The new Brian May stereo photography book is available now

It’s not easy living.

In the intro to his book, Brian writes about how interesting it was to observe how many photographers have offered an apology regarding their work along with their entries. Did Brian have a similar feeling of insecurity when he began his journey in the field of stereoscopic photography?

“That’s a straightforward query to be answered. I’m always anxious about everything, not just my music! I’m sure all artists feel this way. However, the more I age, the more I realize this is an integral aspect of being an artist. They must be constantly questioning themselves and uncertainty to be able to update their perspective on the world and where they fit in.’

Stereoscopy is a good thing for you. It is nearly 200 pages long and is a showcase for many photographers. However, it was a small group of people from LSC who put it together, which included Brian.

The entire LSC is just six people. Five of us were part of the publication. According to him, it was not an enormous team, but it was a dedicated one.

Alongside a variety of images of Europe, Stereoscopy is Good for You features work from further afield locations. Stereoscopy is a popular subject in Japan, at least in my area of influence, and there are many outstanding photographers with whom I can communicate directly.

One of them, Masuji Suto, is the creator of the amazing i3D Steroid app (see below), in addition to being a fantastic photographer. South America delivered a lot of photos to the book as well, and there were plenty of images from the US as well as Canada.

Some of the images were from Russia as well,” Brian admits, and we debated over whether or not to include the photos. The book was already in the press at the time of the Ukraine attack, and we were unsure if we should have left these images out. But then I thought they’re images created by ordinary people just like us and do not have any influence over their government.

The same is true for music. Queen has always been able to appeal to the masses and not pay attention to the political climate. It’s about connecting people, and that’s the job we have, as well as when it comes to photography. However, we don’t want to place any apprehension on the things that Russia does as a nation right this moment. It’s a very painful and difficult situation.’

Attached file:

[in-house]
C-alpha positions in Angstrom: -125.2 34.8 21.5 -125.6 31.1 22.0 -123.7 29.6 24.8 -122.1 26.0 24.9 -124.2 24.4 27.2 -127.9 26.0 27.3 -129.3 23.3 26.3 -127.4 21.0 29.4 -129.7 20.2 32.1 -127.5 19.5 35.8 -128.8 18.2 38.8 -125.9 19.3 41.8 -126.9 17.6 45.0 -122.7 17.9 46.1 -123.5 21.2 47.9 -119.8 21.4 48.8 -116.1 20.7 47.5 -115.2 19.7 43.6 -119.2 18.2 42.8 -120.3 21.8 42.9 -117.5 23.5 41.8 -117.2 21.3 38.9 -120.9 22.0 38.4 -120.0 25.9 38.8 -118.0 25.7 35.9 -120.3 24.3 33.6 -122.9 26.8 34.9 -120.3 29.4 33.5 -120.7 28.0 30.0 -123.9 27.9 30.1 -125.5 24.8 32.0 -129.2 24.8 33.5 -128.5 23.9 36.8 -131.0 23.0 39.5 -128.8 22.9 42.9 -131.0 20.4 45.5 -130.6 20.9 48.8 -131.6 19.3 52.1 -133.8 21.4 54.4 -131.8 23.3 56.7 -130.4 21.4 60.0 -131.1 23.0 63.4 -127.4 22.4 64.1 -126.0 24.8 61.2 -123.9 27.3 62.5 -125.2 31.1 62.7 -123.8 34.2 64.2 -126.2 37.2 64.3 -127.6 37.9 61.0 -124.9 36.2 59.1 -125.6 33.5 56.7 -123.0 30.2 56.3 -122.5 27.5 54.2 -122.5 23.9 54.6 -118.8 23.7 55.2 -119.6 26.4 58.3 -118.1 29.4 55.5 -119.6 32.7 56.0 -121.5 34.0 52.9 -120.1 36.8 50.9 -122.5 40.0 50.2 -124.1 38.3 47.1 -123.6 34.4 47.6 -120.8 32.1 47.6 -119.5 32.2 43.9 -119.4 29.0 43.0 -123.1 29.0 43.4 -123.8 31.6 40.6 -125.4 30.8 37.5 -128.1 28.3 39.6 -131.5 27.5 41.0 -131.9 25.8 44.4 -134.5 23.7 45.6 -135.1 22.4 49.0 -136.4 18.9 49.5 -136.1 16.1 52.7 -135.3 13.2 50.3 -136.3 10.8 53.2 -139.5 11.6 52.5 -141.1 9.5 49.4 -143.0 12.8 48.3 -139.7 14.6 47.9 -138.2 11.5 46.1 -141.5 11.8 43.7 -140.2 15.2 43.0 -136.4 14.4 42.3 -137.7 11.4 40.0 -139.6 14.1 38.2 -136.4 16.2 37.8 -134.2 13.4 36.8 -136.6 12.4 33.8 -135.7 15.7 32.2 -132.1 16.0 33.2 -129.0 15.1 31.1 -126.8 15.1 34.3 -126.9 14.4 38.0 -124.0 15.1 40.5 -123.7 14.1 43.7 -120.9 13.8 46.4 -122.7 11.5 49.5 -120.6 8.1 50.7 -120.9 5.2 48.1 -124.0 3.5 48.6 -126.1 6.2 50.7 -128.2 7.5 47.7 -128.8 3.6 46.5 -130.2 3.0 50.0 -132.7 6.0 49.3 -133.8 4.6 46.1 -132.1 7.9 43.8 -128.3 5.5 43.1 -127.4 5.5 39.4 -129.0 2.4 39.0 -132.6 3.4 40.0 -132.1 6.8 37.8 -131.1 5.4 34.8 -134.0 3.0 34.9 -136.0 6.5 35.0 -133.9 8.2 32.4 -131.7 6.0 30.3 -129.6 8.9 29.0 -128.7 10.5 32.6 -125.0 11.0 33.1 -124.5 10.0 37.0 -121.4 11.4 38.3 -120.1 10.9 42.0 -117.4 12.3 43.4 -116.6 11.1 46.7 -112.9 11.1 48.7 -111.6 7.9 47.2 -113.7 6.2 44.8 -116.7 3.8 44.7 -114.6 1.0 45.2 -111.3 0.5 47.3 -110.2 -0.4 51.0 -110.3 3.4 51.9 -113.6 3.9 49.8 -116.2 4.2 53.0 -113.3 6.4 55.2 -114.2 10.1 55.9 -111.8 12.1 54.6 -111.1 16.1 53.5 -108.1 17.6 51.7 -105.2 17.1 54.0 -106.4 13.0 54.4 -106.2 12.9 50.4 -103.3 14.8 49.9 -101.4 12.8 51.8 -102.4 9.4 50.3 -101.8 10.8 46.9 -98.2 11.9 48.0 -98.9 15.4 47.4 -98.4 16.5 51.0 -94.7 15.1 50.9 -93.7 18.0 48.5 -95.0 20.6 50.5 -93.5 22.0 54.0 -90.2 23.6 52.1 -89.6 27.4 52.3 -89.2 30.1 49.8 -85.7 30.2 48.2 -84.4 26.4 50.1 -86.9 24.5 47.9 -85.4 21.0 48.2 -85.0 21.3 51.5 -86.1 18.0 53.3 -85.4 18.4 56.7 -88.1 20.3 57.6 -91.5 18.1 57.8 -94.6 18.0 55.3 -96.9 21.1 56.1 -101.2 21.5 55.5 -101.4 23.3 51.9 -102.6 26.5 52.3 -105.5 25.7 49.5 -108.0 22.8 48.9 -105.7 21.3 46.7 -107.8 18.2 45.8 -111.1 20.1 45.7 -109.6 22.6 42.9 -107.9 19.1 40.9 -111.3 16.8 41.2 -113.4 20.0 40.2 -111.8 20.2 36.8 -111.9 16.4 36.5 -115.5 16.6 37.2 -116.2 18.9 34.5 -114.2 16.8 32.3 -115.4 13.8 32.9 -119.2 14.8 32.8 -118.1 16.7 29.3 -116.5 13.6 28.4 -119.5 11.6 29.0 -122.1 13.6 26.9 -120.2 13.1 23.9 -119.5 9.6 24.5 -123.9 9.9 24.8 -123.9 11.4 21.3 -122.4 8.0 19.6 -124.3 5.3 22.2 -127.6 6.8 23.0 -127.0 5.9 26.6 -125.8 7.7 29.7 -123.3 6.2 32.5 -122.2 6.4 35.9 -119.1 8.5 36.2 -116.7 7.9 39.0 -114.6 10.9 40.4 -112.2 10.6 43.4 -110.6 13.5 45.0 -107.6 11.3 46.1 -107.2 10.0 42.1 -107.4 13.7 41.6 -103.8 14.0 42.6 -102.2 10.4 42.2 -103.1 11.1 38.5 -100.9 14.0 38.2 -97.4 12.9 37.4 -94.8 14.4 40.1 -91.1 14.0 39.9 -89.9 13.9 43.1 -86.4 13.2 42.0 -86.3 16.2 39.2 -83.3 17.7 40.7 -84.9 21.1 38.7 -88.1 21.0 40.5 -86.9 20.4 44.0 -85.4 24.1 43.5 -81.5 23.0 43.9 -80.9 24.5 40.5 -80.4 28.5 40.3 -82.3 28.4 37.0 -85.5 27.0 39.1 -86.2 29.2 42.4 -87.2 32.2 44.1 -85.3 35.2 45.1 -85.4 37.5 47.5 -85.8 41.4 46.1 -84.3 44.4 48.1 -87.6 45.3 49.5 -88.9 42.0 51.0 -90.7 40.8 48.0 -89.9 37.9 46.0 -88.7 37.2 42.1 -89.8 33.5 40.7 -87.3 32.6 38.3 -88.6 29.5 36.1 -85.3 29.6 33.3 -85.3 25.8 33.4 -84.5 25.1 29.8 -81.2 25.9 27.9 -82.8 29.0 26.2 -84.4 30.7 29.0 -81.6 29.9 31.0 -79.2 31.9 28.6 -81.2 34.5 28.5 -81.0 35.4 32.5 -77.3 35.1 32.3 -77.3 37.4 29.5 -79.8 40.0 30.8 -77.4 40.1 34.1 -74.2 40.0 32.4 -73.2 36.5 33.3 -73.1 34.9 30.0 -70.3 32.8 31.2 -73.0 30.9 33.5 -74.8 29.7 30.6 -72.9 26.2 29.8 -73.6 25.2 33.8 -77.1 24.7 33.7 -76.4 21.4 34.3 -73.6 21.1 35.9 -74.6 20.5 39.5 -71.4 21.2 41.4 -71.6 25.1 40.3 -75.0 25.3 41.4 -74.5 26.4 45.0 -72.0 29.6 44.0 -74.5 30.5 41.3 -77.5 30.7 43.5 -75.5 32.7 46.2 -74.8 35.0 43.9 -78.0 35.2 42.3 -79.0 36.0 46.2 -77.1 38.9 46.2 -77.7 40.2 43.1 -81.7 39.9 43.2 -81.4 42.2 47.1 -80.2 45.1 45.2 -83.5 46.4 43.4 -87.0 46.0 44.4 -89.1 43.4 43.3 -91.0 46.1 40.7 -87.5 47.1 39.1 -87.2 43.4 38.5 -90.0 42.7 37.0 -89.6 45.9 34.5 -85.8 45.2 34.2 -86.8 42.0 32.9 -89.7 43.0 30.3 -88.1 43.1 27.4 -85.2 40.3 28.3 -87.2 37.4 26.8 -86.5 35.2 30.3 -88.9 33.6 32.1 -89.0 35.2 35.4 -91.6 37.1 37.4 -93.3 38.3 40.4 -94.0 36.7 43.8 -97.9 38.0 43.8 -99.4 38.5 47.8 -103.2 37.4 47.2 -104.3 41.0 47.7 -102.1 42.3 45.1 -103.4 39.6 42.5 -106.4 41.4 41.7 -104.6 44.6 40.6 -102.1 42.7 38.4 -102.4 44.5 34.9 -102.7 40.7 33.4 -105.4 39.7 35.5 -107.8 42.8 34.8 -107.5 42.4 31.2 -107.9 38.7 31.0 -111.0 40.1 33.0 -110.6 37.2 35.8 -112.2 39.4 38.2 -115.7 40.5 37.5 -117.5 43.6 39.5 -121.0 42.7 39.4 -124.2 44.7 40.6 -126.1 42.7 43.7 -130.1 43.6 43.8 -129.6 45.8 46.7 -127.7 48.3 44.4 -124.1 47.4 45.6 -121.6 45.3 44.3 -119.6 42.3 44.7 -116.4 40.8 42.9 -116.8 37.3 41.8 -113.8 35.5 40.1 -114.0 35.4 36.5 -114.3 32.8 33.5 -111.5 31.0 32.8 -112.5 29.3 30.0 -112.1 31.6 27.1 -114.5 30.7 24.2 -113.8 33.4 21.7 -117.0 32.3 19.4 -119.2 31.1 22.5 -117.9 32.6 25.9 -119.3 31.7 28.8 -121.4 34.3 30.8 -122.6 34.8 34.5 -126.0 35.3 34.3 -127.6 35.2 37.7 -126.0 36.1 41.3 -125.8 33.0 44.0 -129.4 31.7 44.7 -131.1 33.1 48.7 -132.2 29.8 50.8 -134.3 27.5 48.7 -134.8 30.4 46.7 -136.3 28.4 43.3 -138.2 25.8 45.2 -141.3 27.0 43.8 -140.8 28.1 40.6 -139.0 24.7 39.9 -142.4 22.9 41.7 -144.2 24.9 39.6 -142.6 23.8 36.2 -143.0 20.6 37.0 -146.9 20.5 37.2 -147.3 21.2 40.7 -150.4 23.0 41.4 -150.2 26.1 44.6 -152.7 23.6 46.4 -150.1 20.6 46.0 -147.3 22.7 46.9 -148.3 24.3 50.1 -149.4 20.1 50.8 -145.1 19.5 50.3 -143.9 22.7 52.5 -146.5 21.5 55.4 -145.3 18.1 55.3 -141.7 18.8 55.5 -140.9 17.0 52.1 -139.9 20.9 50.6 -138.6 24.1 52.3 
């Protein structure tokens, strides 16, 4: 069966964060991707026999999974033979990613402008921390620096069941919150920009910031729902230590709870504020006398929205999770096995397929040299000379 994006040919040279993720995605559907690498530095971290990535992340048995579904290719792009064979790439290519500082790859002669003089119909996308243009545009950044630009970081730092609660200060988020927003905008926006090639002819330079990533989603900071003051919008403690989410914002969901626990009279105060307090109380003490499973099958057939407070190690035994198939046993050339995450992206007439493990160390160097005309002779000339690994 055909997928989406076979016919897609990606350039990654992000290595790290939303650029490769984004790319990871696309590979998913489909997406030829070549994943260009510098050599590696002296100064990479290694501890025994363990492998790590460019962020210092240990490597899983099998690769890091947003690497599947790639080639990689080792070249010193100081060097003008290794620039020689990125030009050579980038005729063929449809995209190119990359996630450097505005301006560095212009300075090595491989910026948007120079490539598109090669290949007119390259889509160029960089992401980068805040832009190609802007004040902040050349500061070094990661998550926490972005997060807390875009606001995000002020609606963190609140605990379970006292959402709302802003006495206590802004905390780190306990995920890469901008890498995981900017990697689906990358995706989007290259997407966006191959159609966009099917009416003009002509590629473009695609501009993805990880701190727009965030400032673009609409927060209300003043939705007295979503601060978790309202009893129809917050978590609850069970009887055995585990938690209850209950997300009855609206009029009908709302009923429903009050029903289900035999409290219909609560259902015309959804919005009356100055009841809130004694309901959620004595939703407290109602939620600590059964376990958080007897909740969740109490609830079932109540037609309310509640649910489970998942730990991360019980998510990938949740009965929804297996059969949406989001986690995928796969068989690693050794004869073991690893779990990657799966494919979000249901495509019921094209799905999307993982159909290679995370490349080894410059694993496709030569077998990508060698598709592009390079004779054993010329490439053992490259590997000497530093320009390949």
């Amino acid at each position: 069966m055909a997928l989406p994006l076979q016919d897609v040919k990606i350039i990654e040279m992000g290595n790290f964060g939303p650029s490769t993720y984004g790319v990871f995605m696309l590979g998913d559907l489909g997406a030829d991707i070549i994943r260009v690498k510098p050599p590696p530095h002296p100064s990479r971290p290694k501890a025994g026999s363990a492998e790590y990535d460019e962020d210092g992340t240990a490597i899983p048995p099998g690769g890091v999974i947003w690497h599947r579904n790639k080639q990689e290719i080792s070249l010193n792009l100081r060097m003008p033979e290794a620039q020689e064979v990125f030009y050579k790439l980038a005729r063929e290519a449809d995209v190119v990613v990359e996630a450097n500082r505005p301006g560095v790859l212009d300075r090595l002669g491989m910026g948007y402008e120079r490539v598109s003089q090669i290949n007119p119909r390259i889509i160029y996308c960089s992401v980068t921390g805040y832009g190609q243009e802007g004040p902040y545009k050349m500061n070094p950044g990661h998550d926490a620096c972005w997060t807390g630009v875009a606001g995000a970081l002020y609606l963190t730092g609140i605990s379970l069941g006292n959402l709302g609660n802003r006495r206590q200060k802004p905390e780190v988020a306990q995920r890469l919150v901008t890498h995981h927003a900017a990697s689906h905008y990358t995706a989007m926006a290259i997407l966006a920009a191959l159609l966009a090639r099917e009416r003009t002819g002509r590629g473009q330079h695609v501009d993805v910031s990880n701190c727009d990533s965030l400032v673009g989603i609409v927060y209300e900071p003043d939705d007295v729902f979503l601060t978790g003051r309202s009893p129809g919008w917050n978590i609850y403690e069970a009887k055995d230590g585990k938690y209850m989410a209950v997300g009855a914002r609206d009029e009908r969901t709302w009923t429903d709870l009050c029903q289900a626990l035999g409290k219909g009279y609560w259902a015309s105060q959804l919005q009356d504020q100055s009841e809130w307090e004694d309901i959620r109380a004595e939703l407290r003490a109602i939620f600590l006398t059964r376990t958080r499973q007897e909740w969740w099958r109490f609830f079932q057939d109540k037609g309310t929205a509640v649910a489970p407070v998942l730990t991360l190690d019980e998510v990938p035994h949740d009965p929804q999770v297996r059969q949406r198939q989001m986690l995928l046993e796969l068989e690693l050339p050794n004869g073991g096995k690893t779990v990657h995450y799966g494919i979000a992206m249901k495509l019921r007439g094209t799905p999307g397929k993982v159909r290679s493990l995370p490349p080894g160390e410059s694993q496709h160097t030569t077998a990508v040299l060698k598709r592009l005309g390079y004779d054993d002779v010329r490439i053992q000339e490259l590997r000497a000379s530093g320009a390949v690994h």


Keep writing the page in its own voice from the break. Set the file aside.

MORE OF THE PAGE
A true eye-opener

Resuming the art of making images, Brian strongly believes that using stereo photography could benefit traditional photographers as well. It may sound corny; however, taking stereo photos does bring your eyes open. It allows you to see in a new manner since you have to imagine you are able to see depth and everything else.

I have now developed an irresistible ability to observe scenes and view these scenes “properly” in stereo. Many people live their entire lives not realizing they are blessed with this incredible sense of depth. My job as a Stereoscopic evangelist is, “No, there is a way you can transform your pictures into a format that will enable you to enjoy them forever as you did at the time of capture.”‘

Does Brian believe that some potential photographers are intimidated because of the lengthy process involved in stereo photography? Have apps made it more simple?

“Yes, to both,” He says, but there is a gap closing. I can capture stereo images with ease now using my iPhone, and that’s something we discuss in the book. When I display my results, especially for young people who are awestruck, they take pictures of their buddies every day. This could be instant and be quite awe-inspiring to snap photos in stereo of your loved ones. In 10 years, you’ll think, wow, it’s as if you can actually feel them or even touch them.’


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